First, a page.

Tattoos have been around for centuries and the oldest tattoo is dated somewhere between 3370 and 3100 BC on the body of Ötzi the Iceman.
Considering how long tattoos have been around, I started to think about how much the process and techniques have changed as technology has advanced. I personally have two tattoos and both were done in essentially the exact same way, so I was wondering how much this industry has changed and will change. Tattooing typically involves placing pigment into the layer of dermal tissue under the epidermis via a single needle or group of needles.
Back in 2016, Microsoft and MIT worked together to create DuoSkin, a gold leaf temporary tattoo that works as an on-skin user interface. It can essentially serve as a skin based remote control and also changes color based on temperature. This allows for people to track their body temperature while having a dynamic design. When paired with an NFC chip, people can pay for their movie tickets or food with a wave of a hand. I thought this application is extremely interesting, aside from how cool the design looks.
The medical field has also combined with the tattoo industry, as seen by the development of temporary tattoos that monitor glucose levels for diabetics. A team from the University of California, San Diego created precisely patterned electrodes printed on temporary tattoo paper in 2015. The diabetic places the tattoo onto the skin as well as a mild electrical current. The sodium ions, which carry glucose, migrate towards the electrodes. Through a built-in sensor, the tattoo measures the strength of the electrical charge and can ascertain the glucose levels. This provides a great alternative to pricking a finger and is relatively inexpensive.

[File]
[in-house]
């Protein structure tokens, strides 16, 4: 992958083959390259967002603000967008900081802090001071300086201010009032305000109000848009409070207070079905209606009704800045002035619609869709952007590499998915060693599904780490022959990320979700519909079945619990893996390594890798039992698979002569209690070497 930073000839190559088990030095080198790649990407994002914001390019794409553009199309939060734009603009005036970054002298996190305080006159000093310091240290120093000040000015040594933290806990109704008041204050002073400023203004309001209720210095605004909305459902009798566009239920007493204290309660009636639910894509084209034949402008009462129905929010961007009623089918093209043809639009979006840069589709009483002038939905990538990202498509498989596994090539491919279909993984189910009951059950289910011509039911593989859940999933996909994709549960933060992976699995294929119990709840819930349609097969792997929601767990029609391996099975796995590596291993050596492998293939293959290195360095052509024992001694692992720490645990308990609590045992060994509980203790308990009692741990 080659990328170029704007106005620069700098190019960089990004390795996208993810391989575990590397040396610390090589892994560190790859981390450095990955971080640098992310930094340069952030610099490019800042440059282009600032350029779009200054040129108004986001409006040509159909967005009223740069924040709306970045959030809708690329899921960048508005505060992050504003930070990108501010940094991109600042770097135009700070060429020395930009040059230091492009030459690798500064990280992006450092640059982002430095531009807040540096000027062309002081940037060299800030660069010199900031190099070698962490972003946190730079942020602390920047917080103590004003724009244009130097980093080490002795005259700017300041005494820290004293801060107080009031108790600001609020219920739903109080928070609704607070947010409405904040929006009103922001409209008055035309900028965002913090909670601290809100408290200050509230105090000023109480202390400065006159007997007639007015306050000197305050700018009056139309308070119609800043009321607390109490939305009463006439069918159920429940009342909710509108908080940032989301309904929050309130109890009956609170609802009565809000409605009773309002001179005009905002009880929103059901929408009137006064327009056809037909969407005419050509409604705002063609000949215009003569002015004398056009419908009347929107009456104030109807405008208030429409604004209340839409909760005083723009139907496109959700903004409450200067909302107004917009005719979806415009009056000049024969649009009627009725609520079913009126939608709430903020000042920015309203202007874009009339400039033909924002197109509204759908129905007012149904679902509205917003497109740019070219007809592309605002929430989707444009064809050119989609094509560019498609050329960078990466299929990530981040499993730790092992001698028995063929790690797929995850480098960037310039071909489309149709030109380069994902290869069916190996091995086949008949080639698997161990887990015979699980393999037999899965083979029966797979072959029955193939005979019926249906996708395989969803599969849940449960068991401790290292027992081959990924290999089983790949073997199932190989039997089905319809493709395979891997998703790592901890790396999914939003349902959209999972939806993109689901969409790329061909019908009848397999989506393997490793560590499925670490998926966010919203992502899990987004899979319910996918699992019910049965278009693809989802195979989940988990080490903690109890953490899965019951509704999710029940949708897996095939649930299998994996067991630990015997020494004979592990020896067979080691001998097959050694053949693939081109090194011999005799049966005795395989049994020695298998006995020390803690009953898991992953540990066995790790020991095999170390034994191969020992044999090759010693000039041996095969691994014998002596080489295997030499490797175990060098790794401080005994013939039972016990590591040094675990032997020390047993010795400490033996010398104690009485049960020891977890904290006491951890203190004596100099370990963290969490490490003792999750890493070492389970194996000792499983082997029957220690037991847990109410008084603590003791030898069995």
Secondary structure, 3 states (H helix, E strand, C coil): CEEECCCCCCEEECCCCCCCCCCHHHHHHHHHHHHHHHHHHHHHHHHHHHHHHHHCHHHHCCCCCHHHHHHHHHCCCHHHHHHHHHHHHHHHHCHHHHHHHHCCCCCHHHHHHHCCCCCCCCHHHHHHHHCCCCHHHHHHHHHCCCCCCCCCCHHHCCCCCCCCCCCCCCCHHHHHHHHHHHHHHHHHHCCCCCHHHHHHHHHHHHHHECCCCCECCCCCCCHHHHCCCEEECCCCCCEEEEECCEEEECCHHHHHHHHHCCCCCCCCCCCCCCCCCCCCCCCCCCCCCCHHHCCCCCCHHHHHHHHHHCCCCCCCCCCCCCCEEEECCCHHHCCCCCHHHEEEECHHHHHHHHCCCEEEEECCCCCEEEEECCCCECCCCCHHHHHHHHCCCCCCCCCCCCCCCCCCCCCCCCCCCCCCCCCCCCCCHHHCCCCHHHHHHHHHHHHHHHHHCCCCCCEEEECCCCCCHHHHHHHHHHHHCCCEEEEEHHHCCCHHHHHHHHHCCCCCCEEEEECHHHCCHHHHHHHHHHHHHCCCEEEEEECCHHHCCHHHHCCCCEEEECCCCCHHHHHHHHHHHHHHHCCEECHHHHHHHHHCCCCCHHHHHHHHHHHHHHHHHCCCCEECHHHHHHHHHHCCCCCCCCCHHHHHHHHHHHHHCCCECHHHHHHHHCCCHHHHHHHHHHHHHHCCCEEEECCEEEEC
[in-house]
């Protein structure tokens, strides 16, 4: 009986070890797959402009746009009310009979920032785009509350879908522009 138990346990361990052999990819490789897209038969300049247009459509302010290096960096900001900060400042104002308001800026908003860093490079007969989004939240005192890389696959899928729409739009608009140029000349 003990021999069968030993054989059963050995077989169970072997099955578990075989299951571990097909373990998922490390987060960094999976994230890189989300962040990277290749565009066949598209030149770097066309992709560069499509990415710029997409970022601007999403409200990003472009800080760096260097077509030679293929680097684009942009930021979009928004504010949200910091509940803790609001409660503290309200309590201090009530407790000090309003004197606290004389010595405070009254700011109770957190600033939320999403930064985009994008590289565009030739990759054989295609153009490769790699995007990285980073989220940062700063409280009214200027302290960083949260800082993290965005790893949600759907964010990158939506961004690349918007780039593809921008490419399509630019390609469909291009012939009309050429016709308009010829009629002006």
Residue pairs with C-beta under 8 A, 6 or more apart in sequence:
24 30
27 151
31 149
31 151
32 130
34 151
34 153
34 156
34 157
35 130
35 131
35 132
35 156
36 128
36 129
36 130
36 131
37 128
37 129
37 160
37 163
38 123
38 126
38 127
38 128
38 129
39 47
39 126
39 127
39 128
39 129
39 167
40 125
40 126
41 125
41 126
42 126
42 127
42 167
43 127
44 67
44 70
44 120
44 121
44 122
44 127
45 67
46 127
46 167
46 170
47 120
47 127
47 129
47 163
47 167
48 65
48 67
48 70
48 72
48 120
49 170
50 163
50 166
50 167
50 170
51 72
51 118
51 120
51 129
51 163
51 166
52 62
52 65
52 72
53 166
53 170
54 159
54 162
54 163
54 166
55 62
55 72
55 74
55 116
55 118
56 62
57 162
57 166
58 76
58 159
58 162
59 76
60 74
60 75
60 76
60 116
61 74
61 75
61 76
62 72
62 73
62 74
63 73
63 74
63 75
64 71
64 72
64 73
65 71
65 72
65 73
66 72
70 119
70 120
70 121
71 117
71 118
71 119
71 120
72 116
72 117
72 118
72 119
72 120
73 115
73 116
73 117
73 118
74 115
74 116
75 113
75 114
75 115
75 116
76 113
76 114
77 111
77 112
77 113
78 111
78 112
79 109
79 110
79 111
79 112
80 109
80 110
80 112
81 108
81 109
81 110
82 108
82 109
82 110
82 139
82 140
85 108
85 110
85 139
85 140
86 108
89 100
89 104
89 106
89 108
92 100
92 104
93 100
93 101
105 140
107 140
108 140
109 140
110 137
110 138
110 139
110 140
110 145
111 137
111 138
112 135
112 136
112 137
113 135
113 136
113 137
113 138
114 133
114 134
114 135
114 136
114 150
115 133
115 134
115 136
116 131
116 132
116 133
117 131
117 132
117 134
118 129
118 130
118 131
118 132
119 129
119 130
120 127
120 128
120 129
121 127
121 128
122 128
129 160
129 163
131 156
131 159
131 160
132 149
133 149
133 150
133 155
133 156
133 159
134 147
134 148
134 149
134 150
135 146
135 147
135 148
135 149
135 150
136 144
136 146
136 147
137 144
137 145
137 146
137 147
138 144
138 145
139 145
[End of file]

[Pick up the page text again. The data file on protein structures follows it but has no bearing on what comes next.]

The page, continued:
Some people shy away from getting tattoos because they are permanent, so Ephemeral Tattoos set out to create tattoos that last 3 months, 6 months, and 1 year. They are working on providing ink that contains smaller molecules than traditional tattoos so that you can go over the original design with removal solution to flush all of the ink molecules out of the skin. The ink is designed to dissolve overtime and this can mitigate the risk of not liking a tattoo, and therefore not having to painfully remove it through laser removal.
3-D printers have become increasingly more popular and have even entered the tattoo world. France-based company, Appropriate Audiences, created a 3D printer that can tattoo a human arm. As of right now the printer can only tattoo simple designs on few parts of the body. As this technology develops, people can expect to have precise tattoos at cheaper rates, bringing in the question of if robots or printers will replace tattoo artists in the future. I do believe people enjoy the human component of getting a tattoo, especially because artists can give advice about the placement, size, and look of a tattoo. If someone is looking for a simple design though, I could see them being performed by printers.
Tattoos no longer only serve as a work of art on the body, but have expanded into several different fields that we typically do not immediately think of. I used to think of temporary tattoos as something that I put on myself as a kid for Halloween, but now they serve several incredible purposes that I would have never imagined. The process of traditional tattoos has essentially stayed the same for a while now, but the usages have expanded immensely, providing several benefits that we typically do not associate with a form of art. I think that the technology behind tattoos will continue to expand and become more interactive and compatible with our phones and I am interested to see what the future holds.
What do you guys think? Would you try out any of these tattoos or have you heard of any new iterations of them? Sound off below!